Cornwall: An Interior Vision
Cornwall: An Interior Vision
Cornwall: An Interior Vision

WHITTINGTON PRESS. HANSCOMB, Brian. Cornwall: An Interior Vision.

Regular price
Sale price
Tax included. Shipping calculated at checkout.

WHITTINGTON PRESS. HANSCOMB, Brian. Cornwall: An Interior Vision. Lower Marston: The Whittington Press, 1992.

Folio. Bound in a Japanese style in pale blue wrappers with black ribbon, printed title label on upper wrapper; 12 double leaves (french-fold); with 9 copper engravings by Brian Hanscomb, who also wrote the accompanying text; together with the additional suite of plates in matching blue folder; in the original cardboard slipcase; aside from one small bump to the edge of slipcase, a fine copy.
First edition, limited to 135 numbered copies, printed on F.J. Head hand-made paper and signed by the artist. This one of just 35 with the extra suite of engravings, copy no. XXIX. Each of the additional copper engravings is marked A/P as usual.
"Born in 1944 at Croxley Green, Hertfordshire, Brian followed the family tradition and was apprenticed at the age of 16 in the print industry, in his case, as a letter press engraver, later qualifying as a gravure industrial engraver. He left the print industry in 1979 to work full time as an artist engraver at home, now in St Breward, Cornwall and does, in fact, work in two very different media: copperplate engraving and in pastel & gold/platinum/palladium leaf collage.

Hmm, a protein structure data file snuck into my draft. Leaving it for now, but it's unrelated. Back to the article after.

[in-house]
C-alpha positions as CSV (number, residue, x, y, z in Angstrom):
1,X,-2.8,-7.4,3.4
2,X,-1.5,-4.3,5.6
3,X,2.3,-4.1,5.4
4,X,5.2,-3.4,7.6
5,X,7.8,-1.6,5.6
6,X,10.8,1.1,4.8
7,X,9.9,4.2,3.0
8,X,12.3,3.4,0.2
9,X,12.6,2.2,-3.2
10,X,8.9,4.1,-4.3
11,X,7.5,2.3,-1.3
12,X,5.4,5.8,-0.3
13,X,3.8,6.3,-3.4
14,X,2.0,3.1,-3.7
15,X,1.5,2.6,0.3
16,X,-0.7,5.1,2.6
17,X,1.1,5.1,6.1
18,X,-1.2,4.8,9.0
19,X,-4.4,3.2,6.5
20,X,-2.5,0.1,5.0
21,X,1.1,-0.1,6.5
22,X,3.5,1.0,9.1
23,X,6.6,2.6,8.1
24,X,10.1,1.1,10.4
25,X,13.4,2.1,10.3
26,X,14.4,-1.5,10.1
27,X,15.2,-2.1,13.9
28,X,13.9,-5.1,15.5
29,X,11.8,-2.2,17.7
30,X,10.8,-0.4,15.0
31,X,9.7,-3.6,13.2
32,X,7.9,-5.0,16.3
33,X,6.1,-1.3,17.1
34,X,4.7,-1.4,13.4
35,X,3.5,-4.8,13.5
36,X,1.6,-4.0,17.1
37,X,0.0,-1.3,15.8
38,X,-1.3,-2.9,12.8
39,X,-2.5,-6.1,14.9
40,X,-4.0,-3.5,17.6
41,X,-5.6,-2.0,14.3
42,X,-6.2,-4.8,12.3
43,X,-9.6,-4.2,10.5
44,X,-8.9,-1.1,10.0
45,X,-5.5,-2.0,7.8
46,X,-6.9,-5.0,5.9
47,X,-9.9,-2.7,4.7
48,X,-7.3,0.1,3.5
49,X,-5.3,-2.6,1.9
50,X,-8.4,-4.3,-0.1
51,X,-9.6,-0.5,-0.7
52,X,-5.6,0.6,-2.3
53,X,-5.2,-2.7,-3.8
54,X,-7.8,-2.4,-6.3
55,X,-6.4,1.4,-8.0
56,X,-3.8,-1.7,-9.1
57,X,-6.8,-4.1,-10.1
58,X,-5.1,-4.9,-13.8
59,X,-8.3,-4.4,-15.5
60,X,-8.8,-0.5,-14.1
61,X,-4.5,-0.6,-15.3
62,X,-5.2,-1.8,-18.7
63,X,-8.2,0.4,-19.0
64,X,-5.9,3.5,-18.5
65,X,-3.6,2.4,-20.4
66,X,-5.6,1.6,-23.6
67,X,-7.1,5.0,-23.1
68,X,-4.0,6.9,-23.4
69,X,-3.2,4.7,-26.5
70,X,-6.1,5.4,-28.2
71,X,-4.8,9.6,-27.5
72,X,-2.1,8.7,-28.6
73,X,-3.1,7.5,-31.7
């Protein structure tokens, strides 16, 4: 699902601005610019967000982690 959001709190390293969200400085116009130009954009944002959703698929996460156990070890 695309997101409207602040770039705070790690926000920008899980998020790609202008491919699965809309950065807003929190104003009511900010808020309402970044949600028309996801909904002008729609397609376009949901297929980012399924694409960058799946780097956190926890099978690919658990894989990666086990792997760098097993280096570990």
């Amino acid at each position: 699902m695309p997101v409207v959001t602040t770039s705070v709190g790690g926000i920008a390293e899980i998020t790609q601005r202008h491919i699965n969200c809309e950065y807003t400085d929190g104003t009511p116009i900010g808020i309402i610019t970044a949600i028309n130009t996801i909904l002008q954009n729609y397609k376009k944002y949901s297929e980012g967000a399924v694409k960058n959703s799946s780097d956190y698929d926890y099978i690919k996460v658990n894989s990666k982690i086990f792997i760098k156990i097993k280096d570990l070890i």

He loves, and is inspired by, the work of many artists, including early English romantics, notably the followers of William Blake such as Samuel Palmer and Edward Calvert. He also gains much inspiration from the landscape, especially that of Bodmin Moor, around which he frequently rides on his bicycle. Brian finds that walking and cycling these moorland areas can lead to engravings such as "Moonride – Cornwall" and the more humorous "Snail Race" (in which Bodmin Moor becomes the Alps!) - though some of the Cornish hills are extremely steep and hard to ride. Amongst his pastel/mixed media work, "Jacob’s Ladder II" and "Snail's Progress", were also inspired by Bodmin Moor.
A spiritual aspect often imbues his work through his appreciation of Zen Buddhism and personal aspects of Christianity, the latter particularly shown in the engraving "Christ appears in the Factory". Very often, a small snail appears, a quirky symbol of his work and also the Zen Buddhist meditational walk of Kinhin, reflecting just how long some engravings take"
A charming, and very limited production by the Whittington Press.